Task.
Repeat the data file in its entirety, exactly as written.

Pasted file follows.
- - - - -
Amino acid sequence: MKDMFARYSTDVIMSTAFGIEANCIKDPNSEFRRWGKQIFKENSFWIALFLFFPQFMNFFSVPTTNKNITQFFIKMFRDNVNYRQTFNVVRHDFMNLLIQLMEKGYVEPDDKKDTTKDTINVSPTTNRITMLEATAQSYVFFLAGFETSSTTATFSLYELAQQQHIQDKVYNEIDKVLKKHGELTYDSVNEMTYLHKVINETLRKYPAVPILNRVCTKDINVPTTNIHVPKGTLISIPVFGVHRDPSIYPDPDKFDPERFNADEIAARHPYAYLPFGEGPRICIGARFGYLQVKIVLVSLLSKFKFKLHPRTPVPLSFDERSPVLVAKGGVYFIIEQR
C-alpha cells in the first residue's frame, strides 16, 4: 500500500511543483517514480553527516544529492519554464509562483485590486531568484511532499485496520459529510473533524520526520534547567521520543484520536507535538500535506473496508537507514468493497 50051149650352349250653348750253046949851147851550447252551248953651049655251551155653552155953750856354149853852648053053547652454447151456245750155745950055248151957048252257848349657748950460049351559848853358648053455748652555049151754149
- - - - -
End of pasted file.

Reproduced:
Amino acid sequence: MKDMFARYSTDVIMSTAFGIEANCIKDPNSEFRRWGKQIFKENSFWIALFLFFPQFMNFFSVPTTNKNITQFFIKMFRDNVNYRQTFNVVRHDFMNLLIQLMEKGYVEPDDKKDTTKDTINVSPTTNRITMLEATAQSYVFFLAGFETSSTTATFSLYELAQQQHIQDKVYNEIDKVLKKHGELTYDSVNEMTYLHKVINETLRKYPAVPILNRVCTKDINVPTTNIHVPKGTLISIPVFGVHRDPSIYPDPDKFDPERFNADEIAARHPYAYLPFGEGPRICIGARFGYLQVKIVLVSLLSKFKFKLHPRTPVPLSFDERSPVLVAKGGVYFIIEQR
C-alpha cells in the first residue's frame, strides 16, 4: 500500500511543483517514480553527516544529492519554464509562483485590486531568484511532499485496520459529510473533524520526520534547567521520543484520536507535538500535506473496508537507514468493497 50051149650352349250653348750253046949851147851550447252551248953651049655251551155653552155953750856354149853852648053053547652454447151456245750155745950055248151957048252257848349657748950460049351559848853358648053455748652555049151754149